WWW.SEAPOWERMAGAZINE.ORG 20 SEAPOWER / MAY 2016
The F/A- 18 has been the workhorse fighter of the Navy fleet for decades, and with the F- 35 Lightning II joint strike fighter still years from
fully taking over, the service is hard at work keeping its
aging fighters flying.
The service is in the midst of an effort to extend
the lives of some legacy F/A-18A-D Hornets — and
preparing to extend the entire fleet of F/A-18E/F Super
Hornets — to mitigate a strike fighter gap caused by
the delay of the F- 35. And this will be a very big year
for the Navy and aircraft manufacturer Boeing in the
mammoth effort to keep hundreds of fighters flying for
thousands of hours longer than they were intended.
Capt. David Kindley, the program manager for the
F/A- 18 and EA-18G programs, told Seapower that the
legacy F/A-18A-D Hornet originally was intended to
last for 6,000 flight hours — which makes it a challenge
to extend a good portion of the fleet up to 4,000 hours
longer than that.
“As we get to the end of that life, the question is
what do we do to extend that to keep the airplanes
extended a little while longer?” Kindley said. “There’s
two options. The first is to inspect
those airplanes, bring them into the
depot, pull them apart, find and fix
what’s broken, do an engineering
analysis, and once they’re inspected
they go back into the fleet. For the
most part, that’s what’s happening
to the Hornet fleet.”
The other option is the service
life extension program (SLEP). By
analyzing the fleet beforehand, the
program has “some advance under-
standing” of the items on the plane
that are “life limiters,” he said. This
analysis helps the program put
together a “SLEP kit” of what will
be needed on a large portion of air-
craft to get them to 10,000 hours.
“So the idea is, the jet comes in to the depot, I
go to the places I know will be problem areas and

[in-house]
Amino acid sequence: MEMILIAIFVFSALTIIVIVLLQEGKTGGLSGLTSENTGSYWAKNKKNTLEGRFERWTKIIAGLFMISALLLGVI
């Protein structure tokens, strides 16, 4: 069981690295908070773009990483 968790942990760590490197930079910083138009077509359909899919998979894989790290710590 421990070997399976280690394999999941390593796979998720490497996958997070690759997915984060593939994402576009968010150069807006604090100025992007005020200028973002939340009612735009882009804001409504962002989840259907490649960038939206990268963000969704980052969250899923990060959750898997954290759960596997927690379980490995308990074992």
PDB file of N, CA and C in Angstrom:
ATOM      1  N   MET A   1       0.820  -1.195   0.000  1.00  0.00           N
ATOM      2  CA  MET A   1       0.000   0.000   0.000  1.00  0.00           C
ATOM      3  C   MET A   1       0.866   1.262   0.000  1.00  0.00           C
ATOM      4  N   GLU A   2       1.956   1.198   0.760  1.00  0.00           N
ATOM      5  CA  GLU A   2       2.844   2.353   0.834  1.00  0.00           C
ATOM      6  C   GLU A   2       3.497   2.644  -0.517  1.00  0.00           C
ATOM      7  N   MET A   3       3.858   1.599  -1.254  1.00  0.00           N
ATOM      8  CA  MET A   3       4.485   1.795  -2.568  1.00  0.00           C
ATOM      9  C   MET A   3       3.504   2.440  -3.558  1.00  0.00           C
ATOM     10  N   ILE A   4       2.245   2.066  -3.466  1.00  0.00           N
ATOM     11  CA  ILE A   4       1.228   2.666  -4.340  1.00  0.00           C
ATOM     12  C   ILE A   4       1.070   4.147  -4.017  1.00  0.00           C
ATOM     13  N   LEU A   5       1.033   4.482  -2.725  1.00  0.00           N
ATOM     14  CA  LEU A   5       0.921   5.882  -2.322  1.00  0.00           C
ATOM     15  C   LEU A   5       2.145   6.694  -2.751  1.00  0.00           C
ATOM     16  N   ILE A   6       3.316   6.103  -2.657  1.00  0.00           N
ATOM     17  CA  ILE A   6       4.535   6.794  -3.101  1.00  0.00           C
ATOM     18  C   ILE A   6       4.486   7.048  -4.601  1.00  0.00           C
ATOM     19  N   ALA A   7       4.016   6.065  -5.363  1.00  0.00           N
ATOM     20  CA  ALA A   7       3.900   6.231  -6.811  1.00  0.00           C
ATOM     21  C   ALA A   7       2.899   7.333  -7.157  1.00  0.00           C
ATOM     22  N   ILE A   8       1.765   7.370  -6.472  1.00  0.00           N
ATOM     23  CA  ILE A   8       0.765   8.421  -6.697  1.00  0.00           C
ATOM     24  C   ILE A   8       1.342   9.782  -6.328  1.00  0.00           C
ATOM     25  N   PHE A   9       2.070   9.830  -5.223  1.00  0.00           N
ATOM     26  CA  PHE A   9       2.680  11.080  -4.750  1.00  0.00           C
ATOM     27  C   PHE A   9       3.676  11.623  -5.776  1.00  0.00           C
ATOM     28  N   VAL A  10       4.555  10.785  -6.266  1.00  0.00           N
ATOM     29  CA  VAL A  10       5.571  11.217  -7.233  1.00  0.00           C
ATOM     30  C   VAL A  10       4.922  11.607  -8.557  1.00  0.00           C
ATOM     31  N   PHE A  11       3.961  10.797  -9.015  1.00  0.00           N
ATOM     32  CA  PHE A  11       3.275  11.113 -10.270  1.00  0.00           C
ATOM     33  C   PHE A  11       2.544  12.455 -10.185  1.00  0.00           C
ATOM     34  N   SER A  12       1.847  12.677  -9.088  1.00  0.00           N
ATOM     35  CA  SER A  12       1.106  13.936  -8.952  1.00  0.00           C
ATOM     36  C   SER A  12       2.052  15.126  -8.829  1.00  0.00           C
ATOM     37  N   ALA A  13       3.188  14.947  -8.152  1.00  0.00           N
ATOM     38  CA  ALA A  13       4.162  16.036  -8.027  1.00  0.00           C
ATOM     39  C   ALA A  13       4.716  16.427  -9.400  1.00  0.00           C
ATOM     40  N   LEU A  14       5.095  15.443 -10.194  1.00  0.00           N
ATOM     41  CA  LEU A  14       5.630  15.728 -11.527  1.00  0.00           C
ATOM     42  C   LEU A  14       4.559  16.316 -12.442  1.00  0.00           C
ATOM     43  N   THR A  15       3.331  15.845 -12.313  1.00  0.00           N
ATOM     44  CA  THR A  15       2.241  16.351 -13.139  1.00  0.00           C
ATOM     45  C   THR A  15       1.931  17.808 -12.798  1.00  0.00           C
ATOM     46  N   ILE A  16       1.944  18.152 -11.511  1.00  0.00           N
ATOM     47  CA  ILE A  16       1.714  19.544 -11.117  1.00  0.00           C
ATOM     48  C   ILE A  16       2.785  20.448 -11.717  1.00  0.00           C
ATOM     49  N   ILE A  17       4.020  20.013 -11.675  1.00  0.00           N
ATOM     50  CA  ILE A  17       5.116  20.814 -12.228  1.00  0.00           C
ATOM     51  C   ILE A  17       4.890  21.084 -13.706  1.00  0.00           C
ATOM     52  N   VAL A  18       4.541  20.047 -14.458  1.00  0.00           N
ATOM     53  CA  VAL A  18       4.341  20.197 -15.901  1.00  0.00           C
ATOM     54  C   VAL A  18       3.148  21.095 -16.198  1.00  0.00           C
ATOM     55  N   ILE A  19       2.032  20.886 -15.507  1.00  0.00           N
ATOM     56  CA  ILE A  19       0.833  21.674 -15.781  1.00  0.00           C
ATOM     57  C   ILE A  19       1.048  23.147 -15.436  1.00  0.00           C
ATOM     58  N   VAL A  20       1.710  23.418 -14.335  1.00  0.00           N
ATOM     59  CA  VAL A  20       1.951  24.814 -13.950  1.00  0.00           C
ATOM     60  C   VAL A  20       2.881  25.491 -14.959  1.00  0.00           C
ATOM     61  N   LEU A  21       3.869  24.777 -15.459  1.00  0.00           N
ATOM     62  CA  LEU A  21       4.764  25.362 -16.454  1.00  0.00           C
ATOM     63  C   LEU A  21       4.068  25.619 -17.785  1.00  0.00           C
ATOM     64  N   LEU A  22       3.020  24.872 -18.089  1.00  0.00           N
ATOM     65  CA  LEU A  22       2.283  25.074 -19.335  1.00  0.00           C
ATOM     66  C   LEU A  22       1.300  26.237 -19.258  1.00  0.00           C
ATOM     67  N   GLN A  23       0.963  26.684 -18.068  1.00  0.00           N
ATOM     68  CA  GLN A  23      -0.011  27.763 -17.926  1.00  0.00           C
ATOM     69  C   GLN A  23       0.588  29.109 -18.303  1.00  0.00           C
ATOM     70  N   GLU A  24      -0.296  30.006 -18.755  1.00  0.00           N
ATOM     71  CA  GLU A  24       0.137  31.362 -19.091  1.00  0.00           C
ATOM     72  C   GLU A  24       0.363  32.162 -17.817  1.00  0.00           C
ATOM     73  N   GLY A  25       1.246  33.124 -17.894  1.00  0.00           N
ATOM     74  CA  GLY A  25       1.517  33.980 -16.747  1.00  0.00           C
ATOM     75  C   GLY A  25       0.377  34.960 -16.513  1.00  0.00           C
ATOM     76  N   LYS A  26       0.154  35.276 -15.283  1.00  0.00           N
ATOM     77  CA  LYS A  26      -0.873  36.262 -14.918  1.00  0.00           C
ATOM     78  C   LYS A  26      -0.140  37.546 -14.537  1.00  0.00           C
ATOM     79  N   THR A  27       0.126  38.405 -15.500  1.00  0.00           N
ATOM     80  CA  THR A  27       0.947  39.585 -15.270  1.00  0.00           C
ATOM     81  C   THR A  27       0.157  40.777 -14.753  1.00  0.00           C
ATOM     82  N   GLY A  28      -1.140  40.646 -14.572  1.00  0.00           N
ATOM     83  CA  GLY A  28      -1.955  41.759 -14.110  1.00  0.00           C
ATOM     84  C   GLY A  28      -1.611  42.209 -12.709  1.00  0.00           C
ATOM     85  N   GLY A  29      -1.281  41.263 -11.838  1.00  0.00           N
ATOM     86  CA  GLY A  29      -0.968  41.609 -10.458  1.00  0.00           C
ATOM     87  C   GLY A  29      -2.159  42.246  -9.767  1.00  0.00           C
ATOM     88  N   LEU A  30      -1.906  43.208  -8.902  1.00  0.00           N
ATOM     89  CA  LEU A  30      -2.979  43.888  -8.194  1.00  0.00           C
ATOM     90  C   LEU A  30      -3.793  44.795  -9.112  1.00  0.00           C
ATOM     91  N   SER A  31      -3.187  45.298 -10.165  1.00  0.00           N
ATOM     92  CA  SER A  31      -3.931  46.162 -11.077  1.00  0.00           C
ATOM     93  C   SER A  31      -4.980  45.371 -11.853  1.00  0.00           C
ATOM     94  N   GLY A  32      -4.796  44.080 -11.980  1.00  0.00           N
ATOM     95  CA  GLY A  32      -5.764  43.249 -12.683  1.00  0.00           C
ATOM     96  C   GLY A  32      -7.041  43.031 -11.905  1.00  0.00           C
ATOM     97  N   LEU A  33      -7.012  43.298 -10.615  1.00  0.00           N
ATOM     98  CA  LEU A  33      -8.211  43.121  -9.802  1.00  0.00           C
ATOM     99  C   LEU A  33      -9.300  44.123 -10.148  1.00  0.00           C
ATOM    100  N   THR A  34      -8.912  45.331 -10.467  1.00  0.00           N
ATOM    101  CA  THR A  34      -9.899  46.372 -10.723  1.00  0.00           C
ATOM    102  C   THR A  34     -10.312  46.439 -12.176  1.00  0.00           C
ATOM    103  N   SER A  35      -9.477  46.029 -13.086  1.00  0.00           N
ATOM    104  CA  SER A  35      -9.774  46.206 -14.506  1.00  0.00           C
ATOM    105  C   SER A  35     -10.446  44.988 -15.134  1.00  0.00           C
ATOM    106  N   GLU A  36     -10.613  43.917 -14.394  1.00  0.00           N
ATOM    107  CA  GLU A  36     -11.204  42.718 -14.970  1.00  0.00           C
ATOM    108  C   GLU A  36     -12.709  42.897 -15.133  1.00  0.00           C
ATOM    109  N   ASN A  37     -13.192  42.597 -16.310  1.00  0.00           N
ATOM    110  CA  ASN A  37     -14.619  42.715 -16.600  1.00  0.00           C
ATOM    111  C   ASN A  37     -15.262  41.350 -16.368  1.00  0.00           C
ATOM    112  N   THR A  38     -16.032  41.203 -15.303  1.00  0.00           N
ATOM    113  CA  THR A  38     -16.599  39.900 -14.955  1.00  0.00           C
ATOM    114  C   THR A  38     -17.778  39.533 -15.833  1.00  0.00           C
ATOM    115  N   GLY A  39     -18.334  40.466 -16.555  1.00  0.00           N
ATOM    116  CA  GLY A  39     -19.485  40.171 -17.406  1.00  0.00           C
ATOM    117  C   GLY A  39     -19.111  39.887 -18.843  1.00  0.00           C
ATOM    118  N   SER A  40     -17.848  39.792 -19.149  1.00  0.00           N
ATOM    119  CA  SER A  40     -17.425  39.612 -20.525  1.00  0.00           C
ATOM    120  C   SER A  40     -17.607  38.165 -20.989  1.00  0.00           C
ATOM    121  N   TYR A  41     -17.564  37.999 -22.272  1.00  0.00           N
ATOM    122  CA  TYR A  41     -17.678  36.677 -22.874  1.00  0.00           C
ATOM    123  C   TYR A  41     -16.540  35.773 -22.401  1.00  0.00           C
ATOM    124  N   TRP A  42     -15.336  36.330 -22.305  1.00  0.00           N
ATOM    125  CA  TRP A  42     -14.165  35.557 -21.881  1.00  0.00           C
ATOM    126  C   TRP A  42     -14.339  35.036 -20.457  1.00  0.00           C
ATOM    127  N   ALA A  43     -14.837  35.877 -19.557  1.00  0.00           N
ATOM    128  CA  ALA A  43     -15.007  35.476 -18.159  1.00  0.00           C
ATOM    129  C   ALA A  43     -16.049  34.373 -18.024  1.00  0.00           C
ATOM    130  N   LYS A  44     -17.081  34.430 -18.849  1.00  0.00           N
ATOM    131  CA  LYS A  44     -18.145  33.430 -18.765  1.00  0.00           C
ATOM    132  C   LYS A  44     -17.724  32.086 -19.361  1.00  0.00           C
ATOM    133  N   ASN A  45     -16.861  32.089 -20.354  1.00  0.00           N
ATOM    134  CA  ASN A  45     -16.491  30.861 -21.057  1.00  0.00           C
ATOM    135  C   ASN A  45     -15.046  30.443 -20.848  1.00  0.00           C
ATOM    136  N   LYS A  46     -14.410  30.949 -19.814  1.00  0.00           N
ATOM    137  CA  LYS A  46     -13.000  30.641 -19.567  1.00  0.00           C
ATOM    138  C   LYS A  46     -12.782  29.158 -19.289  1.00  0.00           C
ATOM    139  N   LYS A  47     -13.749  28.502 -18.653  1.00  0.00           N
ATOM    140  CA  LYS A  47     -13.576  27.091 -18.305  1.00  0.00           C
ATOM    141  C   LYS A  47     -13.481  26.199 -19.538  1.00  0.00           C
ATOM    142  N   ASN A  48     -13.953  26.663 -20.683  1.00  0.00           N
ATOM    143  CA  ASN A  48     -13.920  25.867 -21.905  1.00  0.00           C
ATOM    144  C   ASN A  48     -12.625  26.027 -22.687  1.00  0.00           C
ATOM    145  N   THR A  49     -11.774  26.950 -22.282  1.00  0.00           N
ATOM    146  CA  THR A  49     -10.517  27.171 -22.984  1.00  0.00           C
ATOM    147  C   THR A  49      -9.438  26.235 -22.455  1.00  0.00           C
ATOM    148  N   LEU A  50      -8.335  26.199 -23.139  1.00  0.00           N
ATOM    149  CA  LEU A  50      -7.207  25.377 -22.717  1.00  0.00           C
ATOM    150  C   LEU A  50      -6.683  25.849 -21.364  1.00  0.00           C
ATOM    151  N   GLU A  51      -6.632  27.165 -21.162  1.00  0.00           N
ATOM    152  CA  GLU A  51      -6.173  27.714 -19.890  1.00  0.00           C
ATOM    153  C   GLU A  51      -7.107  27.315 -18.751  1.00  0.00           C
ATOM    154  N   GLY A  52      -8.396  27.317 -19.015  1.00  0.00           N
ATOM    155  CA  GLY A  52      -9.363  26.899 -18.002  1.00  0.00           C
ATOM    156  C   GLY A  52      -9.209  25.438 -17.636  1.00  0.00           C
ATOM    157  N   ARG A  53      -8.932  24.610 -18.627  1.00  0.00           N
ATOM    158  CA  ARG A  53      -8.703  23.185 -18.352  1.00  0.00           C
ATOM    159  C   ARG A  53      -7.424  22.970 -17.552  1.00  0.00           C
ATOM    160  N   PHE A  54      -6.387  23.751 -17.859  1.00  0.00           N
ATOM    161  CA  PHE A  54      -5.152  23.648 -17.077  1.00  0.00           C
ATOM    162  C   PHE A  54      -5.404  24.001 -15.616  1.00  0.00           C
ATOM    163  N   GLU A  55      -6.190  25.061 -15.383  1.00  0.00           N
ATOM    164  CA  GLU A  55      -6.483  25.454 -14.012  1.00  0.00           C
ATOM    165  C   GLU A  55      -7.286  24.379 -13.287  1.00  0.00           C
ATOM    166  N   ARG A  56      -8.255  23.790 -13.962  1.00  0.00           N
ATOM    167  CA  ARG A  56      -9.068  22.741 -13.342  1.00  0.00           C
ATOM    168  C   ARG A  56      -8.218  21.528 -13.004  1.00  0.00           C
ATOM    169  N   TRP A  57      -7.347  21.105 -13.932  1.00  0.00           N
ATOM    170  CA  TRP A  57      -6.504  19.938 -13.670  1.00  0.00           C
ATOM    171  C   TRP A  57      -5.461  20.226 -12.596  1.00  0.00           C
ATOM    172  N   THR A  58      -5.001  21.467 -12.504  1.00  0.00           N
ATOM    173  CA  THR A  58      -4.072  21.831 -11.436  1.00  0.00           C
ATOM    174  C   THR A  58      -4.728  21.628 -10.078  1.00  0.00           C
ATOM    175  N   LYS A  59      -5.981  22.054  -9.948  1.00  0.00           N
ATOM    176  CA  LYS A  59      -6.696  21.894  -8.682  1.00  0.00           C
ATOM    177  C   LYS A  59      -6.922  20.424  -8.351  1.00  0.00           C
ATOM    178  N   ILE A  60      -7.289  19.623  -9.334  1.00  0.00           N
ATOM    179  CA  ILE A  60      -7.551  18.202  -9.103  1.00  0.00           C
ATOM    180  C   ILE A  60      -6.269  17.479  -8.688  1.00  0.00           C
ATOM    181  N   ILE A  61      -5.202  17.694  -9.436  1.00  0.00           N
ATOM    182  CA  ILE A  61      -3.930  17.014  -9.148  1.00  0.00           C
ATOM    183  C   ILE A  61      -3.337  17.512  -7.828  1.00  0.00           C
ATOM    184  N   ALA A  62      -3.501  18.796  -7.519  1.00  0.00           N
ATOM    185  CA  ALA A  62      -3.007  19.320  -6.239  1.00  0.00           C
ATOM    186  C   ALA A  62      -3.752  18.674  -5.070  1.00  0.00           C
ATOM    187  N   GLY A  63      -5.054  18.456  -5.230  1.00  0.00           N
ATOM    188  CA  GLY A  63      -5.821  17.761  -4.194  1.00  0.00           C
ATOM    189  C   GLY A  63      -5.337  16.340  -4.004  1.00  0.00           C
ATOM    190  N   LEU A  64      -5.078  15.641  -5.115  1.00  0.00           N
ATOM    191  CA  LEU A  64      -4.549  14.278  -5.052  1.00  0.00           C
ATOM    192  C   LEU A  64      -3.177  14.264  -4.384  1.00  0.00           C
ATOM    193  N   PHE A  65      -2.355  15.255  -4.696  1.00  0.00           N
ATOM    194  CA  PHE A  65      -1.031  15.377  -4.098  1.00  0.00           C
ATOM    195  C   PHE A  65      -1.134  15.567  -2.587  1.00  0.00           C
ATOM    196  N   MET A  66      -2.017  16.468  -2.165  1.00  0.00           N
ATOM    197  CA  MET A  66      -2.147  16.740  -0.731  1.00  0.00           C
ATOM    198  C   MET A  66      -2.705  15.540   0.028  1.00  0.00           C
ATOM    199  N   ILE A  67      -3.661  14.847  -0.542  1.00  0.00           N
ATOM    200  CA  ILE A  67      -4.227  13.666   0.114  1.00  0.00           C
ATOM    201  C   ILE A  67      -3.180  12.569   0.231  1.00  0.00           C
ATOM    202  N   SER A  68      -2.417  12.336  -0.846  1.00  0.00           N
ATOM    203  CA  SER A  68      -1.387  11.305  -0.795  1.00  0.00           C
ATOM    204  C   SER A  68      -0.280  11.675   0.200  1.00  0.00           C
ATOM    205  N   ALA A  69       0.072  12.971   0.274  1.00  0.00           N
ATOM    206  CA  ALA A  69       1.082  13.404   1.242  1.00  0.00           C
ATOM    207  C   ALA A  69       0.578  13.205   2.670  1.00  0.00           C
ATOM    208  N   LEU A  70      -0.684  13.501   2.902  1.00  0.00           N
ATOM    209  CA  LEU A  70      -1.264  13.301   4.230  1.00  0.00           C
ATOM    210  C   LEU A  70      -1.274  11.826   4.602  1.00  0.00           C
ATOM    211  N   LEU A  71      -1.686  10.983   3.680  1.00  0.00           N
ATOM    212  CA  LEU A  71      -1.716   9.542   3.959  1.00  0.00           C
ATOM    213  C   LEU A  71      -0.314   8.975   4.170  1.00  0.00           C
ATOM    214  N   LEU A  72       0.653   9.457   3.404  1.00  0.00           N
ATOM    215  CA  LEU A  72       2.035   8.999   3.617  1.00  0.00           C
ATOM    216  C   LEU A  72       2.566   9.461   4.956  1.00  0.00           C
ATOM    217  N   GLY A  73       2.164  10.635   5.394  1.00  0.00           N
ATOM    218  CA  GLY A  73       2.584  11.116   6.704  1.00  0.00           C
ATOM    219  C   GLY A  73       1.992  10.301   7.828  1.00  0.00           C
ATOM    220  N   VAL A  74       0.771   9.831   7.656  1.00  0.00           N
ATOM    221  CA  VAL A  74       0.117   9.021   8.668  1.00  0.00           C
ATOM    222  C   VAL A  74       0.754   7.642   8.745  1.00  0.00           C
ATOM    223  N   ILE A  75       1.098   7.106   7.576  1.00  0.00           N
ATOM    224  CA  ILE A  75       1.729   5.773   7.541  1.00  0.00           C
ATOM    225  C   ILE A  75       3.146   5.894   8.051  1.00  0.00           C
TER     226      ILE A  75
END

replace them with pieces in the SLEP kit,” Kindley
said. “Then the jet sails out of the depot and never
has to come back in for inspection. That’s the nirvana
end state, and that’s sort of what we’re driving to the
The Hornets certainly need a good bit of help to get
them up to 8,000 and then to 10,000 flight hours. Fleet
officials are more tightly managing the life of the aircraft
in order to mitigate this problem, cutting down on the
fatigue on an airplane by cutting back on the maneuvers that are more strenuous on an airplane’s body.
Once they are brought in to the depot, the program
figures out which planes are in good shape and can be
given the green light to get to 8,000 hours.
“With the high-flight-hour inspection, in many
cases they’re inspected and kicked out the door to go
fly again,” Kindley said.
But to get to 10,000 hours, it takes a SLEP kit. And
the Navy has no intention of taking any aircraft beyond
10,000 hours, unless there was some specific request
The Navy needs to extend the lives of some legacy F/A-18A-D
Hornets — and its entire fleet of F/A-18E/F Super Hornets —
to mitigate a strike fighter gap caused by delays in the F- 35
Lightning II program.
n About 150 Hornets will have their service lives extended from
6,000 flight hours up to 10,000, while more than 560 Super
Hornets will be extended to 9,000.
n Aircraft manufacturer Boeing currently is working on the service life assessment program for the Super Hornet, the precursor
to the service life extension program.
n The first Super Hornets will reach their 6,000-hour limit in 2017.
Keep Them Flying
The Navy undertakes a service life extension program
for its fleet of F/A-18s as it faces a strike fighter gap
By DANIEL P. TAYLOR, Special Correspondent